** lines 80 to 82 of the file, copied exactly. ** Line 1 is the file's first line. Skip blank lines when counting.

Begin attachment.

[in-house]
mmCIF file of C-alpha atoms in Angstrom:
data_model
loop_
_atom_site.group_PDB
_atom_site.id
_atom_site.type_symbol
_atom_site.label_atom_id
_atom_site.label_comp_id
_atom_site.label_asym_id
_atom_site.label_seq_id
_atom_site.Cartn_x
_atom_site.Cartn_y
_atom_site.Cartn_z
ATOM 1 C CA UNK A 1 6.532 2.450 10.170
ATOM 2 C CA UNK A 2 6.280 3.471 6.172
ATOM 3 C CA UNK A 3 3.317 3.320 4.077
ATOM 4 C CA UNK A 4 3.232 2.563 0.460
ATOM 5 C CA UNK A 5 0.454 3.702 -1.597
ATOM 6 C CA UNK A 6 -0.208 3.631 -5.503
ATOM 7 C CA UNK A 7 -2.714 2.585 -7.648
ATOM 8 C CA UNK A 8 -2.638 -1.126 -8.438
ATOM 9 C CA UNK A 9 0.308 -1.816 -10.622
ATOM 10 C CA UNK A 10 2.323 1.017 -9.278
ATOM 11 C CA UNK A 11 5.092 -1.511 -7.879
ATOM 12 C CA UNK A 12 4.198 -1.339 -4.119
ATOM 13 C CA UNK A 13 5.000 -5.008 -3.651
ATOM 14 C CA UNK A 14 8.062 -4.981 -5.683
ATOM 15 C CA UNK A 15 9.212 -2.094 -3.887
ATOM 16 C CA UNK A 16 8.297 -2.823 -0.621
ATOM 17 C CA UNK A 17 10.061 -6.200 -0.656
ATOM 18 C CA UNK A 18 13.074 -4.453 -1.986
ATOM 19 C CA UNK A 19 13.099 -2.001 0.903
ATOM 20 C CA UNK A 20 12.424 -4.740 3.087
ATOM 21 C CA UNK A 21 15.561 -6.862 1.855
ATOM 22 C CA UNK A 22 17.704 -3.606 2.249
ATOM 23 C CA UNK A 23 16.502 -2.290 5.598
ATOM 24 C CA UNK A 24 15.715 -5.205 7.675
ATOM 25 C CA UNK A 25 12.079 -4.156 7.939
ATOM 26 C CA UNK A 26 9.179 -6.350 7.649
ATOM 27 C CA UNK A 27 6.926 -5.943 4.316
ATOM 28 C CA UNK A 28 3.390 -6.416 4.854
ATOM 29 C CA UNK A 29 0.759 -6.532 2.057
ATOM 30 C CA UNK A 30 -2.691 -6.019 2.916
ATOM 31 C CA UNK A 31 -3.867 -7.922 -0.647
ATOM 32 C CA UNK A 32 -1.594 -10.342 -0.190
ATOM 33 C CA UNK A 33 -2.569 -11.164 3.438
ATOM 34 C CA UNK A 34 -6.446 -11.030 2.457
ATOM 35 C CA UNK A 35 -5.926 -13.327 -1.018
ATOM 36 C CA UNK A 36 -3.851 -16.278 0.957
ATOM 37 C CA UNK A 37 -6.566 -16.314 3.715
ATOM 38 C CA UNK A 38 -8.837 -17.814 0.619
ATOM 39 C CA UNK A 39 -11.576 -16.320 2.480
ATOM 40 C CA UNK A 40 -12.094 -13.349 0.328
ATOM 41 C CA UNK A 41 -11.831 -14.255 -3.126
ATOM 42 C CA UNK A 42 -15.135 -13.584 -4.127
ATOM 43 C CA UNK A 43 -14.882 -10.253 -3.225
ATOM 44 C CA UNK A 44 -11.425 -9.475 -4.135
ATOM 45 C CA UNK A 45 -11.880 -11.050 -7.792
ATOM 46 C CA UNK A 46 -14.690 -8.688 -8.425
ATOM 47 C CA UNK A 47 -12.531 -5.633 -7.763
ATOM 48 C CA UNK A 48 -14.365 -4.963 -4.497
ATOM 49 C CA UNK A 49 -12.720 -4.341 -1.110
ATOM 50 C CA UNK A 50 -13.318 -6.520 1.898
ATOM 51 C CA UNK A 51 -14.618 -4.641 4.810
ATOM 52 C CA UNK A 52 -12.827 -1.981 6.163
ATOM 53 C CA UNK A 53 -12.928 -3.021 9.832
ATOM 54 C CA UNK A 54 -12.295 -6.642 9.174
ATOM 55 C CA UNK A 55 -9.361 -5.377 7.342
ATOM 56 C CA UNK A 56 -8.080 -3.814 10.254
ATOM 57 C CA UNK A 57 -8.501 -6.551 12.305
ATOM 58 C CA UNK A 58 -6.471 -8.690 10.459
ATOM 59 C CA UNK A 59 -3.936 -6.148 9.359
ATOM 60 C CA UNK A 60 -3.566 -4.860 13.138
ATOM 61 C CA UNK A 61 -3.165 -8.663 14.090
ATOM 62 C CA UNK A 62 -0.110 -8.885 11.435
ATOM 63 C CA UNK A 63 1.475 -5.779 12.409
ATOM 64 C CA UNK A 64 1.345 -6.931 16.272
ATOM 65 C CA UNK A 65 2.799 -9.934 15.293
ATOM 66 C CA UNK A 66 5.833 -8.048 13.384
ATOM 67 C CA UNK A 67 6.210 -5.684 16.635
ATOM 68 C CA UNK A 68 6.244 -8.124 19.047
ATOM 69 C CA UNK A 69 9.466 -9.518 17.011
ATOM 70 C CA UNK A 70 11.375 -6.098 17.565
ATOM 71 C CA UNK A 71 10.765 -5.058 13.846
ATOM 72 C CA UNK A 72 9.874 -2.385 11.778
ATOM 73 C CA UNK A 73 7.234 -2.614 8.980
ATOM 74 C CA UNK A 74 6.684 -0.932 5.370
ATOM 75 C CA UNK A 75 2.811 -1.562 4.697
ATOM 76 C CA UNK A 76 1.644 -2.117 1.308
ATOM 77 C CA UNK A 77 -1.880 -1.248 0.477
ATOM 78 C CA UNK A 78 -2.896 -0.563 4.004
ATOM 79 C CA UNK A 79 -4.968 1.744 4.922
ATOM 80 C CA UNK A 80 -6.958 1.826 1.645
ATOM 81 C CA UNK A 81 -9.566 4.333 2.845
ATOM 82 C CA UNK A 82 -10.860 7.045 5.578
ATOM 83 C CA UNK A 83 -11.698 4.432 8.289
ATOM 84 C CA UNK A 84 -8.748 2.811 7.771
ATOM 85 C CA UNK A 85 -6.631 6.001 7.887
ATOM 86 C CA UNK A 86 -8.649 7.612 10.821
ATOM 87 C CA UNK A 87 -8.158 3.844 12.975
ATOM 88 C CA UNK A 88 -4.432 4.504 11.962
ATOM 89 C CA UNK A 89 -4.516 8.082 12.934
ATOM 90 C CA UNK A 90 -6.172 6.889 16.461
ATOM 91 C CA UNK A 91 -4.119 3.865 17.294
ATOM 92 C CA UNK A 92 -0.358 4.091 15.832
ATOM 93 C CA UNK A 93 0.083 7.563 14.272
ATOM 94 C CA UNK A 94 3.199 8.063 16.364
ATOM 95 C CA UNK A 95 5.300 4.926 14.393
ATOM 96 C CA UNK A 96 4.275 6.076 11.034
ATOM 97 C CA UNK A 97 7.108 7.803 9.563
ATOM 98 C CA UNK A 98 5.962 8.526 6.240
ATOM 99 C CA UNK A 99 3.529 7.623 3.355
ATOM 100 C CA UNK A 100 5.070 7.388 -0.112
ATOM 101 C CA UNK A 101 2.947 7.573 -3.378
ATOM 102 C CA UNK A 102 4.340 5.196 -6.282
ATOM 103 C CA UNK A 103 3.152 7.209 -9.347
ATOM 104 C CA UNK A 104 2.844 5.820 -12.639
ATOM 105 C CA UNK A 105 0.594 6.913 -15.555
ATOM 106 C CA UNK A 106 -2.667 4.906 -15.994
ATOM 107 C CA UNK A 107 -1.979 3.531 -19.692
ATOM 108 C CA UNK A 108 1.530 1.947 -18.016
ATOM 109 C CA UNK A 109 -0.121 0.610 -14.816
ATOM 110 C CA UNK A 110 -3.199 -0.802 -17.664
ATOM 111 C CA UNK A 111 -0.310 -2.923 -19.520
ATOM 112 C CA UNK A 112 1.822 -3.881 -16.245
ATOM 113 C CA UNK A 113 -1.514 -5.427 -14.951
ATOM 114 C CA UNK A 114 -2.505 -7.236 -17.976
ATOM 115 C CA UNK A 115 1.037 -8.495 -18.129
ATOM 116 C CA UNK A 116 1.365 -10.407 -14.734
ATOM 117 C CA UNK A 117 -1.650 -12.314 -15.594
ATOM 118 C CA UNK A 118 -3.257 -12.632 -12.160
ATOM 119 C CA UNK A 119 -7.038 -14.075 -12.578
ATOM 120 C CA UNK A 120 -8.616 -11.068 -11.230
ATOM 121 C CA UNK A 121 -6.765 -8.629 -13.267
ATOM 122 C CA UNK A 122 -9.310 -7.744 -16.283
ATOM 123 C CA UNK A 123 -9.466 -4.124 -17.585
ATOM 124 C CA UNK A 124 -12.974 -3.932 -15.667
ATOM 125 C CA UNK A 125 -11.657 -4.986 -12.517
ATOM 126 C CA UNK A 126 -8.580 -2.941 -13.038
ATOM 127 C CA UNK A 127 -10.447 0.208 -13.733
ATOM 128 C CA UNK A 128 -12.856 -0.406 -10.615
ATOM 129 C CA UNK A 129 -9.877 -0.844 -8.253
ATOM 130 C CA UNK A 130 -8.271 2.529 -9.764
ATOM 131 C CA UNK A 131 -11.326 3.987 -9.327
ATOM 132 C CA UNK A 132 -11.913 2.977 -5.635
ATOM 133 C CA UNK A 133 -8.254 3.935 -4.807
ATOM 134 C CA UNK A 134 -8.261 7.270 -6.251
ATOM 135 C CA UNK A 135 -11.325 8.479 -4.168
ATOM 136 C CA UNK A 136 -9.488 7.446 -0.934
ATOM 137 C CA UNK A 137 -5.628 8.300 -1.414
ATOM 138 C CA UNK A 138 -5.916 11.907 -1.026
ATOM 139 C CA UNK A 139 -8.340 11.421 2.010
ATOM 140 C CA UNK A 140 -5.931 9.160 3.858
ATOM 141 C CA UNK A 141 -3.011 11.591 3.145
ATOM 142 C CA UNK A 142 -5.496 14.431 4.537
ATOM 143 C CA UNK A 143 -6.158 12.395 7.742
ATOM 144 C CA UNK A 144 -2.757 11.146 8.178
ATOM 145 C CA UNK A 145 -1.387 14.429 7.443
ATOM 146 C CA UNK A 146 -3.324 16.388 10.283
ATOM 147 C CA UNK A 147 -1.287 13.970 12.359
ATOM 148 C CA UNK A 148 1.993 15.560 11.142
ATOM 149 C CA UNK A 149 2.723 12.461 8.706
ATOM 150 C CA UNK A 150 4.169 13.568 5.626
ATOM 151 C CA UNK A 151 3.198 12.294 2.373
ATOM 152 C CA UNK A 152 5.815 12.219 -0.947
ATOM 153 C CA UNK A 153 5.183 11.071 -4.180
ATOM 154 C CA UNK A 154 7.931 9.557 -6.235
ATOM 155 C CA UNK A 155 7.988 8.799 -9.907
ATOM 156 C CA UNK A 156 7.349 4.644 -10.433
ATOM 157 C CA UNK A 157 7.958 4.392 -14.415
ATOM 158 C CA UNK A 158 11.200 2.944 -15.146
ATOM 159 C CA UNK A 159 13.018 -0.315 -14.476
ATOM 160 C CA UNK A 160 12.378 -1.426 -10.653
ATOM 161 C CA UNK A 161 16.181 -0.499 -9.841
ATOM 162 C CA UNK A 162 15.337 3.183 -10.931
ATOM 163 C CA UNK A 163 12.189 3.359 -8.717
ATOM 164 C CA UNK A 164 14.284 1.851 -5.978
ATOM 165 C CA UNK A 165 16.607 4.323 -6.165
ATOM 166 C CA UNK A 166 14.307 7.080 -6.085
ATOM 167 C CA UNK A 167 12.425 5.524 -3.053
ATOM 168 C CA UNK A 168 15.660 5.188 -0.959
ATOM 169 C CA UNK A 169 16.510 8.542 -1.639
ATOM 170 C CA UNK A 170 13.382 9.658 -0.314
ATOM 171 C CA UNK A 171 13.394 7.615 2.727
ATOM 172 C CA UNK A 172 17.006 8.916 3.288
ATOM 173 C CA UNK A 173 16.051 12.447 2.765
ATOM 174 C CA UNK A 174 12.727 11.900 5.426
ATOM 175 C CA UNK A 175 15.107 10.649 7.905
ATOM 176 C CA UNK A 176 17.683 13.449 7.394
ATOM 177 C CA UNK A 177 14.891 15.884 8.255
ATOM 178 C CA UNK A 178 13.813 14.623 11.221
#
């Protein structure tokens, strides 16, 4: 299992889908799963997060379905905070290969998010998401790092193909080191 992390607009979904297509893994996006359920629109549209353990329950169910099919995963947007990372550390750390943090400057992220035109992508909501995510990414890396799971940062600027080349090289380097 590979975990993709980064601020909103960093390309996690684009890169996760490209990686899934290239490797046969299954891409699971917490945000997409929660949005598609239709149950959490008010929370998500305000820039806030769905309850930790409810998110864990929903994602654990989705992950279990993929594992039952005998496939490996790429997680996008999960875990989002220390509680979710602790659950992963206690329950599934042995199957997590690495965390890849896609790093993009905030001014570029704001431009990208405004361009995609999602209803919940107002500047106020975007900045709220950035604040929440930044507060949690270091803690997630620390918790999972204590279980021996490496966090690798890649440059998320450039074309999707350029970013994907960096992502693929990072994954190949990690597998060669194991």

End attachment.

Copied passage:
ATOM 66 C CA UNK A 66 5.833 -8.048 13.384
ATOM 67 C CA UNK A 67 6.210 -5.684 16.635
ATOM 68 C CA UNK A 68 6.244 -8.124 19.047